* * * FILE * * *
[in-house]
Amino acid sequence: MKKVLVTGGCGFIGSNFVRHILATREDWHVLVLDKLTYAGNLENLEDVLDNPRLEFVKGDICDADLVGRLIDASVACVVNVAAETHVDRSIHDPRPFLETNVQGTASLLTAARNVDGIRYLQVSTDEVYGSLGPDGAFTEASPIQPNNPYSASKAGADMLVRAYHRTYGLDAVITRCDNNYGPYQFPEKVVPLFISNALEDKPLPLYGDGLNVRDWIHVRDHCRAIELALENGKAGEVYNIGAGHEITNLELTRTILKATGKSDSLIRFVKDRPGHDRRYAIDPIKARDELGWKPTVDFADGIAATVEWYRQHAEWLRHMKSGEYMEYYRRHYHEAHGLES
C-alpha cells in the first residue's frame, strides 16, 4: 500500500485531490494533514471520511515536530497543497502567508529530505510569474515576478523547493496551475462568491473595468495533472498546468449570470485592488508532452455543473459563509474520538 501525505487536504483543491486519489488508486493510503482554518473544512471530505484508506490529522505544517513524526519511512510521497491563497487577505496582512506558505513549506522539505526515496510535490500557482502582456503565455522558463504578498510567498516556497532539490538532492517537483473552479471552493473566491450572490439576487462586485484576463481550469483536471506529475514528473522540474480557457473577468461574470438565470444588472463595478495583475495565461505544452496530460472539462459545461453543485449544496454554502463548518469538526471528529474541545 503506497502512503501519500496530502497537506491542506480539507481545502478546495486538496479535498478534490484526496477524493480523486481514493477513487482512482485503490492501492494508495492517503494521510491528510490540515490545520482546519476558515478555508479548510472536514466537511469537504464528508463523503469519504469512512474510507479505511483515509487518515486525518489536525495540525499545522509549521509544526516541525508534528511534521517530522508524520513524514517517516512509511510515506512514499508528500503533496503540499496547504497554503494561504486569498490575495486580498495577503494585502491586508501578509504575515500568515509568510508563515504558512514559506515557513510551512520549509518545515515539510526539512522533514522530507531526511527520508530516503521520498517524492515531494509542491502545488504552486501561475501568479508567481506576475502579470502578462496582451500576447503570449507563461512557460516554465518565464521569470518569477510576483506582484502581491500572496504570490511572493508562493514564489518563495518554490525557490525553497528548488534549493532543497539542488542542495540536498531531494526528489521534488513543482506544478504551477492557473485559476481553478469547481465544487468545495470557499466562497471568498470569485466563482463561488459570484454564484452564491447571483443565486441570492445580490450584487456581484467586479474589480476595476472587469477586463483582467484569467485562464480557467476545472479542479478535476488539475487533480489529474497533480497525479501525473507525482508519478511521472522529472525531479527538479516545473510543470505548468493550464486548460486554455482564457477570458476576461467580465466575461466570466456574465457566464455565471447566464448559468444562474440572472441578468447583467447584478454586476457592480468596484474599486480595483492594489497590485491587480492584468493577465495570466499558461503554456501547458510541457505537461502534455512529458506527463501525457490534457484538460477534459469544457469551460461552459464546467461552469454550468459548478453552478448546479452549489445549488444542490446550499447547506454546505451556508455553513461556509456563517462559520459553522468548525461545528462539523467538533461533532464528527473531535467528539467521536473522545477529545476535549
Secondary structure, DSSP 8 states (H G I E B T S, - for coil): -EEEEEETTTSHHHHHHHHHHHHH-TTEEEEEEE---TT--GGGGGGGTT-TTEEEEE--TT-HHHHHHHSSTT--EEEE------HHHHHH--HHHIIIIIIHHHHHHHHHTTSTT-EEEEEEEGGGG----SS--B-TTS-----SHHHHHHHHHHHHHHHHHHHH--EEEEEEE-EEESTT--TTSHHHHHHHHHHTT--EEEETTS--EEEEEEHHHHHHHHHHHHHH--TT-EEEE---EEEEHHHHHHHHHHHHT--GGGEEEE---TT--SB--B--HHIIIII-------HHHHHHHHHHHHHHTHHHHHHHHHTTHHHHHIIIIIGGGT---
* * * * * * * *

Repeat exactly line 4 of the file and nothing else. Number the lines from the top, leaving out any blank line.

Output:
Secondary structure, DSSP 8 states (H G I E B T S, - for coil): -EEEEEETTTSHHHHHHHHHHHHH-TTEEEEEEE---TT--GGGGGGGTT-TTEEEEE--TT-HHHHHHHSSTT--EEEE------HHHHHH--HHHIIIIIIHHHHHHHHHTTSTT-EEEEEEEGGGG----SS--B-TTS-----SHHHHHHHHHHHHHHHHHHHH--EEEEEEE-EEESTT--TTSHHHHHHHHHHTT--EEEETTS--EEEEEEHHHHHHHHHHHHHH--TT-EEEE---EEEEHHHHHHHHHHHHT--GGGEEEE---TT--SB--B--HHIIIII-------HHHHHHHHHHHHHHTHHHHHHHHHTTHHHHHIIIIIGGGT---